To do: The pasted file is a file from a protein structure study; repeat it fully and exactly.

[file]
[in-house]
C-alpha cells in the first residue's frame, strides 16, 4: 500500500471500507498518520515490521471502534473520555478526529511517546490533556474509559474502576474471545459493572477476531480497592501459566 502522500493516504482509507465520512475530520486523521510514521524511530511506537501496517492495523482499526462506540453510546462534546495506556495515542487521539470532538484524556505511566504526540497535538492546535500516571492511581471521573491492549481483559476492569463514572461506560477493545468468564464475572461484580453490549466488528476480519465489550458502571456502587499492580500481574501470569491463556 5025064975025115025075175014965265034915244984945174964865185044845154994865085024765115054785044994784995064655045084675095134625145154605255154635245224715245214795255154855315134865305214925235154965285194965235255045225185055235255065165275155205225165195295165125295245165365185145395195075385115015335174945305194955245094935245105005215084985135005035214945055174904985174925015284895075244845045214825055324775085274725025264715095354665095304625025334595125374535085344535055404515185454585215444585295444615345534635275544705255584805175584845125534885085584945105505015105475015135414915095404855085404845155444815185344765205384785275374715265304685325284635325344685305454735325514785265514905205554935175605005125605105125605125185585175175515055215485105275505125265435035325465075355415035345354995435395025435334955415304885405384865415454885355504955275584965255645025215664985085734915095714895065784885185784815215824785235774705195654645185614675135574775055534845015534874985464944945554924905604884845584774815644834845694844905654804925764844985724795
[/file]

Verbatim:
[in-house]
C-alpha cells in the first residue's frame, strides 16, 4: 500500500471500507498518520515490521471502534473520555478526529511517546490533556474509559474502576474471545459493572477476531480497592501459566 502522500493516504482509507465520512475530520486523521510514521524511530511506537501496517492495523482499526462506540453510546462534546495506556495515542487521539470532538484524556505511566504526540497535538492546535500516571492511581471521573491492549481483559476492569463514572461506560477493545468468564464475572461484580453490549466488528476480519465489550458502571456502587499492580500481574501470569491463556 5025064975025115025075175014965265034915244984945174964865185044845154994865085024765115054785044994784995064655045084675095134625145154605255154635245224715245214795255154855315134865305214925235154965285194965235255045225185055235255065165275155205225165195295165125295245165365185145395195075385115015335174945305194955245094935245105005215084985135005035214945055174904985174925015284895075244845045214825055324775085274725025264715095354665095304625025334595125374535085344535055404515185454585215444585295444615345534635275544705255584805175584845125534885085584945105505015105475015135414915095404855085404845155444815185344765205384785275374715265304685325284635325344685305454735325514785265514905205554935175605005125605105125605125185585175175515055215485105275505125265435035325465075355415035345354995435395025435334955415304885405384865415454885355504955275584965255645025215664985085734915095714895065784885185784815215824785235774705195654645185614675135574775055534845015534874985464944945554924905604884845584774815644834845694844905654804925764844985724795